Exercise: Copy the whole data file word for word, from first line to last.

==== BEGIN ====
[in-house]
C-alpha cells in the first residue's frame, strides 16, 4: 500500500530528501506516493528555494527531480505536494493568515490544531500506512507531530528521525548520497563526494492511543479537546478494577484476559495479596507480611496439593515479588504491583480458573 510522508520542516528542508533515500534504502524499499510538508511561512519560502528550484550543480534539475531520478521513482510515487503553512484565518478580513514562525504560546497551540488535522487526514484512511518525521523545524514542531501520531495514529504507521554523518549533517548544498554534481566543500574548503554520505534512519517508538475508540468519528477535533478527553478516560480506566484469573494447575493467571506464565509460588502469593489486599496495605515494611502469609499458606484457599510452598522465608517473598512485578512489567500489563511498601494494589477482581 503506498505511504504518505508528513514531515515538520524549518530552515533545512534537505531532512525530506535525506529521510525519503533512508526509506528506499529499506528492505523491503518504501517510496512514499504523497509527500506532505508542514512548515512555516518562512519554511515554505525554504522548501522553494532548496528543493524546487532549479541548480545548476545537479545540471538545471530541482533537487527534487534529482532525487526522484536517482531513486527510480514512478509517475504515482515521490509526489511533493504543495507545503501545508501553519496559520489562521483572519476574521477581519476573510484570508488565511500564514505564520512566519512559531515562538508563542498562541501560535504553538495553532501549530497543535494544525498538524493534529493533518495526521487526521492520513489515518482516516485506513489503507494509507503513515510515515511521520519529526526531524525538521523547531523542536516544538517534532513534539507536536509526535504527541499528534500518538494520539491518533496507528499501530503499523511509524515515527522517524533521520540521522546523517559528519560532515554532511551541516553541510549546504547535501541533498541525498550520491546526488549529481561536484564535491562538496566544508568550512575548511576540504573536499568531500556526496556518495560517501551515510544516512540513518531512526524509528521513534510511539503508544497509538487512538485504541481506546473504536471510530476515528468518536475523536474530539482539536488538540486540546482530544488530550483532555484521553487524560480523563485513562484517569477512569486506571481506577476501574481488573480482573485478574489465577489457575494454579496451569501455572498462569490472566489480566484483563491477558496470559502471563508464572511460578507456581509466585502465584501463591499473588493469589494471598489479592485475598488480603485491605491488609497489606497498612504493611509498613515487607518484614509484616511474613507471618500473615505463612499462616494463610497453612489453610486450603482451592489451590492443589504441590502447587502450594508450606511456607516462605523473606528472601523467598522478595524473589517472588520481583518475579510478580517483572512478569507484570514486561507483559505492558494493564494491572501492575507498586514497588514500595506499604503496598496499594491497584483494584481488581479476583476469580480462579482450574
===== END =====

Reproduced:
[in-house]
C-alpha cells in the first residue's frame, strides 16, 4: 500500500530528501506516493528555494527531480505536494493568515490544531500506512507531530528521525548520497563526494492511543479537546478494577484476559495479596507480611496439593515479588504491583480458573 510522508520542516528542508533515500534504502524499499510538508511561512519560502528550484550543480534539475531520478521513482510515487503553512484565518478580513514562525504560546497551540488535522487526514484512511518525521523545524514542531501520531495514529504507521554523518549533517548544498554534481566543500574548503554520505534512519517508538475508540468519528477535533478527553478516560480506566484469573494447575493467571506464565509460588502469593489486599496495605515494611502469609499458606484457599510452598522465608517473598512485578512489567500489563511498601494494589477482581 503506498505511504504518505508528513514531515515538520524549518530552515533545512534537505531532512525530506535525506529521510525519503533512508526509506528506499529499506528492505523491503518504501517510496512514499504523497509527500506532505508542514512548515512555516518562512519554511515554505525554504522548501522553494532548496528543493524546487532549479541548480545548476545537479545540471538545471530541482533537487527534487534529482532525487526522484536517482531513486527510480514512478509517475504515482515521490509526489511533493504543495507545503501545508501553519496559520489562521483572519476574521477581519476573510484570508488565511500564514505564520512566519512559531515562538508563542498562541501560535504553538495553532501549530497543535494544525498538524493534529493533518495526521487526521492520513489515518482516516485506513489503507494509507503513515510515515511521520519529526526531524525538521523547531523542536516544538517534532513534539507536536509526535504527541499528534500518538494520539491518533496507528499501530503499523511509524515515527522517524533521520540521522546523517559528519560532515554532511551541516553541510549546504547535501541533498541525498550520491546526488549529481561536484564535491562538496566544508568550512575548511576540504573536499568531500556526496556518495560517501551515510544516512540513518531512526524509528521513534510511539503508544497509538487512538485504541481506546473504536471510530476515528468518536475523536474530539482539536488538540486540546482530544488530550483532555484521553487524560480523563485513562484517569477512569486506571481506577476501574481488573480482573485478574489465577489457575494454579496451569501455572498462569490472566489480566484483563491477558496470559502471563508464572511460578507456581509466585502465584501463591499473588493469589494471598489479592485475598488480603485491605491488609497489606497498612504493611509498613515487607518484614509484616511474613507471618500473615505463612499462616494463610497453612489453610486450603482451592489451590492443589504441590502447587502450594508450606511456607516462605523473606528472601523467598522478595524473589517472588520481583518475579510478580517483572512478569507484570514486561507483559505492558494493564494491572501492575507498586514497588514500595506499604503496598496499594491497584483494584481488581479476583476469580480462579482450574